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Friday, October 02, 2009

Kimberly-Clark and Walgreens try and understand the older consumer

It looks as if Walgreens, the US drugstores, is beginning to take the impact of the ageing population a bit more seriously.

This is taken from an article in the WSJ – sorry subscription

Some senior Walgreen executives have been getting a feel of what it is like shopping with poor eyesight and gloves that simulate arthritis. The program is run by Kimberly-Clark. How interesting that it a supplier of products that is taking the lead with this.

One of the changes that Walgreen intends to make is to install call buttons near heavy merchandise like bottled water and laundry detergent in some stores. It also will put magnifying glasses on store shelves and make its aisle signs clearer.

The WSJ makes a very strange statement: “Industries throughout Western Europe and Japan have been adjusting to accommodate aging populations” – not as far as I can see.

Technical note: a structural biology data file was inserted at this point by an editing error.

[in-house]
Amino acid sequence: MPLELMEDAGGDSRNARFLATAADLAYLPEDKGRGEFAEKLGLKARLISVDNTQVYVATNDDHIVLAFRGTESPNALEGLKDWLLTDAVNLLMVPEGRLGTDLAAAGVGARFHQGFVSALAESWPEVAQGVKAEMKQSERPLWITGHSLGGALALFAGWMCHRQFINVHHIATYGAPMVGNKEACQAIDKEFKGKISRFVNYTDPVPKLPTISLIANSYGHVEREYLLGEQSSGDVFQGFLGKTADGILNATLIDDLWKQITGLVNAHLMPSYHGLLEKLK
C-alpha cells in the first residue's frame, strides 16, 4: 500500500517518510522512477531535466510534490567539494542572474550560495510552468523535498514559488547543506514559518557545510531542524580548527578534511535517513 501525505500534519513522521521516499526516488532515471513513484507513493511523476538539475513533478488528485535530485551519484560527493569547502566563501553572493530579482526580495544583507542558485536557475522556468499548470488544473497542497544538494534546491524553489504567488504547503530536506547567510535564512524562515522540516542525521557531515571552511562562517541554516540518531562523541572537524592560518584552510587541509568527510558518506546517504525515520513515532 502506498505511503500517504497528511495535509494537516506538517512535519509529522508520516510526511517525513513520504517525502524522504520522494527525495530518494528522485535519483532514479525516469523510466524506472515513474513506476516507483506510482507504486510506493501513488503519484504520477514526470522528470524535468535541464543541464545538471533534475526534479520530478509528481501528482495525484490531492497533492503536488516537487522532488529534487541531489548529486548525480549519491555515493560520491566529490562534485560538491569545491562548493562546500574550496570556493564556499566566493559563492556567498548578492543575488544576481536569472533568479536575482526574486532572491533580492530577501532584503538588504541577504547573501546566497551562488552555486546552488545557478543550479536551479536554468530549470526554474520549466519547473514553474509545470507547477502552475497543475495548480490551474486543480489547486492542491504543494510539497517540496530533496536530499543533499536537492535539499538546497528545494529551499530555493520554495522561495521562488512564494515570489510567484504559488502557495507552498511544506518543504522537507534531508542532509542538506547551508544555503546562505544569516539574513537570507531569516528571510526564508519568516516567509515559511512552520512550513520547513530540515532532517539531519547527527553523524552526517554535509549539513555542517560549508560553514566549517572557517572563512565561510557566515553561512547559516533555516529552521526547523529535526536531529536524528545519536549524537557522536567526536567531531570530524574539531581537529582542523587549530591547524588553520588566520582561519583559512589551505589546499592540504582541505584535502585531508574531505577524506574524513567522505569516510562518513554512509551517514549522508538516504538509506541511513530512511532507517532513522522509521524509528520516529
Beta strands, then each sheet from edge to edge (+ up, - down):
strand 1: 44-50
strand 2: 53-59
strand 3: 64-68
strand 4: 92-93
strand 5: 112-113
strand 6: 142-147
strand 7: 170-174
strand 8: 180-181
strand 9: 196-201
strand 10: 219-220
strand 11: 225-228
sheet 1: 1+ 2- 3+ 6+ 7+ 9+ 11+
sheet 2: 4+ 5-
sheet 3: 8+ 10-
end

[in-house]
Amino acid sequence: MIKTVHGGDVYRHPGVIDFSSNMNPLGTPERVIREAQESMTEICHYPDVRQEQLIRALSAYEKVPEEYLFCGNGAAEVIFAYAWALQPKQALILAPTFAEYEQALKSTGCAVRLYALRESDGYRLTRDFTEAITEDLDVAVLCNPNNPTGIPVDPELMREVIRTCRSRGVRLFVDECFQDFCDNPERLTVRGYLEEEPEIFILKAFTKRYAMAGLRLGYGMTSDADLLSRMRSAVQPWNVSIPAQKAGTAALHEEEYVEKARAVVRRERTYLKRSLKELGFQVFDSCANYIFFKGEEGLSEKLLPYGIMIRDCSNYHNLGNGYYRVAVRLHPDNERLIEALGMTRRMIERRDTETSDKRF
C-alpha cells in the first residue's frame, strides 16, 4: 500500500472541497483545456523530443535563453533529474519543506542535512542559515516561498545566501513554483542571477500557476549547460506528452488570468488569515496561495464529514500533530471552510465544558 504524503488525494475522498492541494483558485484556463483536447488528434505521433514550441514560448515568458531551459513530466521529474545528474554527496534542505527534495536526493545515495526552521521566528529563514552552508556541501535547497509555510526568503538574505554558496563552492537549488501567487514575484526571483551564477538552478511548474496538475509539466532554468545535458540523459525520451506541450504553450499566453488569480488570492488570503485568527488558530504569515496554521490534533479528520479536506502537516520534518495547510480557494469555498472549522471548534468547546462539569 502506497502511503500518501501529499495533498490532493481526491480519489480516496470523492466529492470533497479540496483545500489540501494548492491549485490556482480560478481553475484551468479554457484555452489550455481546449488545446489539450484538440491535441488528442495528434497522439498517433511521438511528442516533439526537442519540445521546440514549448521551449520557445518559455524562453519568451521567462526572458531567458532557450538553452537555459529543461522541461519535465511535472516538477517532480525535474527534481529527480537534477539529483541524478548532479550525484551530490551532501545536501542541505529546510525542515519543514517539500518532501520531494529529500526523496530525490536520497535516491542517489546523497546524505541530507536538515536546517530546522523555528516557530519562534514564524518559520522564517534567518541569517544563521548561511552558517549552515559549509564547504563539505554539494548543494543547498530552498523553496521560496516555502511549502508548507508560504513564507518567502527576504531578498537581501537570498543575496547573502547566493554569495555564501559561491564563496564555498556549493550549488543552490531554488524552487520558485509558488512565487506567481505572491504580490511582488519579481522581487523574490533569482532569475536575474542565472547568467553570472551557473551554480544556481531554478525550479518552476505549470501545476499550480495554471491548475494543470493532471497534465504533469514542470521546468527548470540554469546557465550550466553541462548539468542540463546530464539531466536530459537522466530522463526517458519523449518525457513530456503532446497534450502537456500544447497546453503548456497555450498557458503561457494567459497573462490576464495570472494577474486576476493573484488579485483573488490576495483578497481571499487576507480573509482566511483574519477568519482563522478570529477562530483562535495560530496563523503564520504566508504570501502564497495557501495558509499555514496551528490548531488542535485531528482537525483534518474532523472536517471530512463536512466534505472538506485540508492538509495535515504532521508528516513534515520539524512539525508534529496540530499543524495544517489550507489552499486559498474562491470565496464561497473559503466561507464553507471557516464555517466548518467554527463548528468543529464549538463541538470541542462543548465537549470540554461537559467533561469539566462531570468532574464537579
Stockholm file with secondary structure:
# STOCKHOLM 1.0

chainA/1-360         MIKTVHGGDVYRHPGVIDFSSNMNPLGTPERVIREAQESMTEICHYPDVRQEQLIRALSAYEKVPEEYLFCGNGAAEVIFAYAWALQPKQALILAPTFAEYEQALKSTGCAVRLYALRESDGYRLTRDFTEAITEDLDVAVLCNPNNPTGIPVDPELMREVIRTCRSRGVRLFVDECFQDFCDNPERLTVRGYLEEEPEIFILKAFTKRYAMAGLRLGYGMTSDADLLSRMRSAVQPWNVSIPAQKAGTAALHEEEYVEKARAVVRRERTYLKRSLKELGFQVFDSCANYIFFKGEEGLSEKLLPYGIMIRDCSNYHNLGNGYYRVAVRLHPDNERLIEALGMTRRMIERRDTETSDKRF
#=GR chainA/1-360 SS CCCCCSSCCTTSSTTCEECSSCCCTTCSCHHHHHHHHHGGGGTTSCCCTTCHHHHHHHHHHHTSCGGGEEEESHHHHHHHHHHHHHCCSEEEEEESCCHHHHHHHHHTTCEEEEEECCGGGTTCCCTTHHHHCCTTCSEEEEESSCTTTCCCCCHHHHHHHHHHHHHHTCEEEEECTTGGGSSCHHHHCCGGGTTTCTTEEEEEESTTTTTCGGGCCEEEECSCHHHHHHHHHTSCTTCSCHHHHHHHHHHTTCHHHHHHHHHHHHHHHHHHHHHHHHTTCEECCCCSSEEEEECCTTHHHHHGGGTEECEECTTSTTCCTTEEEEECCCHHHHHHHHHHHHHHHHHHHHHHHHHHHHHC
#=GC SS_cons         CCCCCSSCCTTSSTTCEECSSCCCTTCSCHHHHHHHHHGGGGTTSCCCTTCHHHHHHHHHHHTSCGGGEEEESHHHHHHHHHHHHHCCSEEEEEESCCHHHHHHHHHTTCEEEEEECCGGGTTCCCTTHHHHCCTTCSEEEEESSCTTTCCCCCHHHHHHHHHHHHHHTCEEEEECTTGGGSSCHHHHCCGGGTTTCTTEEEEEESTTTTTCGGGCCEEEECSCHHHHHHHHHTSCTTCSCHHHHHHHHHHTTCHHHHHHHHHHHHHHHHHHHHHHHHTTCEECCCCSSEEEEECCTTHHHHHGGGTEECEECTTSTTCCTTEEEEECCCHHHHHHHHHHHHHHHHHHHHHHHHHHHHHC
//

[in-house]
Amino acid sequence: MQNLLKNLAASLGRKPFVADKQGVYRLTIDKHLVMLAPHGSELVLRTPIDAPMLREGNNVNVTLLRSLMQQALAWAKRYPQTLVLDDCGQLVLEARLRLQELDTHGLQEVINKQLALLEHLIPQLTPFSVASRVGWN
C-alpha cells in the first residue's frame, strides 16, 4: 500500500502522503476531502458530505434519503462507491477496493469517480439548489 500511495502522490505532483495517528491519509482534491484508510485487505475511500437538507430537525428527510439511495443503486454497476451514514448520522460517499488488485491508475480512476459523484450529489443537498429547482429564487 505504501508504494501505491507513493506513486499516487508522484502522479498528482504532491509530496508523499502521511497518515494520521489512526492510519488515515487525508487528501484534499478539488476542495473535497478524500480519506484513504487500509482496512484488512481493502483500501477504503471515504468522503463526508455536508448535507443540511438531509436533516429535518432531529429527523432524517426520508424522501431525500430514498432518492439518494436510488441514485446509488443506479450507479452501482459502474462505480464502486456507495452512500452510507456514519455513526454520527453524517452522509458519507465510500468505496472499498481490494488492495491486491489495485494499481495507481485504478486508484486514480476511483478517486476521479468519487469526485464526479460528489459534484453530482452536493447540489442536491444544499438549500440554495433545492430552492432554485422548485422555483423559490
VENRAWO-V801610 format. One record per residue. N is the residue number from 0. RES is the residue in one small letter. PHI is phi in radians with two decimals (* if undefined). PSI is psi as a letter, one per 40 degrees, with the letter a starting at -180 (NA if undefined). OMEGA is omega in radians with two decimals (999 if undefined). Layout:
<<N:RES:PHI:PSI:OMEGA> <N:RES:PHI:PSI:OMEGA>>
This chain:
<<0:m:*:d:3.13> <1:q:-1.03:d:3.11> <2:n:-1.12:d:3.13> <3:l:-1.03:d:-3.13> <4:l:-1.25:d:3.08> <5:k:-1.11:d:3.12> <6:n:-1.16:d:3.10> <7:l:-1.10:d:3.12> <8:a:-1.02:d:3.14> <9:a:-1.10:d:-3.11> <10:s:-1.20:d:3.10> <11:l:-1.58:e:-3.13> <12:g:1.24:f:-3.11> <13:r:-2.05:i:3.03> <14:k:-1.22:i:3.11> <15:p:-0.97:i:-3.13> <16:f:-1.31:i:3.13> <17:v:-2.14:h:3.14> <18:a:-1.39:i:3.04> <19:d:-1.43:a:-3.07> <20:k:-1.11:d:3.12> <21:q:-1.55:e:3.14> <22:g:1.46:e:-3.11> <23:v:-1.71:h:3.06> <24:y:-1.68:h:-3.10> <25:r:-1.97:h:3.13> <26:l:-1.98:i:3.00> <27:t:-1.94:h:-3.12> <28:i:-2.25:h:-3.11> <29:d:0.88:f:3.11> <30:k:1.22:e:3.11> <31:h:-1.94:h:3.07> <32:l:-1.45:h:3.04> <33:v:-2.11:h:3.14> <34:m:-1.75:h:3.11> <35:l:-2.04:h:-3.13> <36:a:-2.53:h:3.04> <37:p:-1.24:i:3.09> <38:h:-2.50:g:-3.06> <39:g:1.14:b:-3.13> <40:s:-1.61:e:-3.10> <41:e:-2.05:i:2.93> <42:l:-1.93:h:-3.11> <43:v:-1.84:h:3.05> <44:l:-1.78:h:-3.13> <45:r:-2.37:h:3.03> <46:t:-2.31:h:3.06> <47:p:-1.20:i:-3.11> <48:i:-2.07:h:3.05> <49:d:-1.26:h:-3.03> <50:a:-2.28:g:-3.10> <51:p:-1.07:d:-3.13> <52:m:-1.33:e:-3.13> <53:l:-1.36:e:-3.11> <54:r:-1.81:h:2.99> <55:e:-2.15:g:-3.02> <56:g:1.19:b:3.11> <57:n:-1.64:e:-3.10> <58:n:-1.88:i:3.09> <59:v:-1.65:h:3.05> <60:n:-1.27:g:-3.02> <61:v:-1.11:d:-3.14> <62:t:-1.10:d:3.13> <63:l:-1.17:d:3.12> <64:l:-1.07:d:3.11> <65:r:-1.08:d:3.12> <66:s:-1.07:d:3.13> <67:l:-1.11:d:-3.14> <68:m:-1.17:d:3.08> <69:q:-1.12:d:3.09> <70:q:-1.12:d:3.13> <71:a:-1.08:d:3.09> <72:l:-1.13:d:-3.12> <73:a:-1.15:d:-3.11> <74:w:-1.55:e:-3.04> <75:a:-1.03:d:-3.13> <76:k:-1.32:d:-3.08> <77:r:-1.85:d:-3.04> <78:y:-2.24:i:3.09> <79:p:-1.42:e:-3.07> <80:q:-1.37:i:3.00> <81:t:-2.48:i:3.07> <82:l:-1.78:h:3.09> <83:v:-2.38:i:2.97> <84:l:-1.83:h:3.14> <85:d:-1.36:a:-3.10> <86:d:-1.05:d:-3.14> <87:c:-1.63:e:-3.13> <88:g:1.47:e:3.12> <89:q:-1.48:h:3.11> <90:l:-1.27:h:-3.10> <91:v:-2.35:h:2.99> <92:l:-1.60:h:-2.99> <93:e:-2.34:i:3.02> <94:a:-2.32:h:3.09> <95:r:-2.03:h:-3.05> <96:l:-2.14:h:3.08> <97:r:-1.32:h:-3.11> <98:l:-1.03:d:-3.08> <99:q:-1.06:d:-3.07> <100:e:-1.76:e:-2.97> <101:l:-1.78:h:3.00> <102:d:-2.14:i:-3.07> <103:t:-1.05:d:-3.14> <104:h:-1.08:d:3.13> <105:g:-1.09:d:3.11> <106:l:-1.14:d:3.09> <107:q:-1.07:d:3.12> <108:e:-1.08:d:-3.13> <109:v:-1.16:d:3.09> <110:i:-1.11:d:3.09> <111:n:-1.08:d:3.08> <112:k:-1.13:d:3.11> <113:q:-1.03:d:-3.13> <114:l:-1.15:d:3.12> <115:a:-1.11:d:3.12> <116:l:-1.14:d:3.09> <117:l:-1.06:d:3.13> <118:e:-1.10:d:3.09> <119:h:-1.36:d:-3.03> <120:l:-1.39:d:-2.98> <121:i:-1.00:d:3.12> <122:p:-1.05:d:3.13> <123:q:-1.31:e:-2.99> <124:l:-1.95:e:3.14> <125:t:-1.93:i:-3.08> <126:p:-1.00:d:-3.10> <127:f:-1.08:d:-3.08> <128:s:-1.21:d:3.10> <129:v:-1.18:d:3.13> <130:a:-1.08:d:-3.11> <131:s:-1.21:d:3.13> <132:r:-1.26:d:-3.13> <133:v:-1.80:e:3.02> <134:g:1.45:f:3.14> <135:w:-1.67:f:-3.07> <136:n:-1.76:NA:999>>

Lee Memorial Health System provides the kit of stuff that enables young people to see and feel the world as an elderly people perceive it. Cardboard glasses in the kits simulate common vision impairments including glaucoma, cataracts, macular degeneration and yellowing of the eye lens. Large rubber gloves simulate the limited manual dexterity brought on by arthritis.

Kimberly-Clark introduced its elderly-shopper training for developers and marketers working on its Depend brand.

It appears that half a dozen retailers have participated in the program over the past two years.

Not surprisingly the guys at Walgreen found it difficult to read the small copy and that yellow labels disappeared against a bright yellow background and that many older shoppers couldn't distinguish between green and blue. Spending a few hours talking to older shoppers would have saved them going through this process. I guess there is nothing like experiencing it yourself to make it real.

Great to see a consumer goods company and retailer taking their older consumers seriously. Dick Stroud

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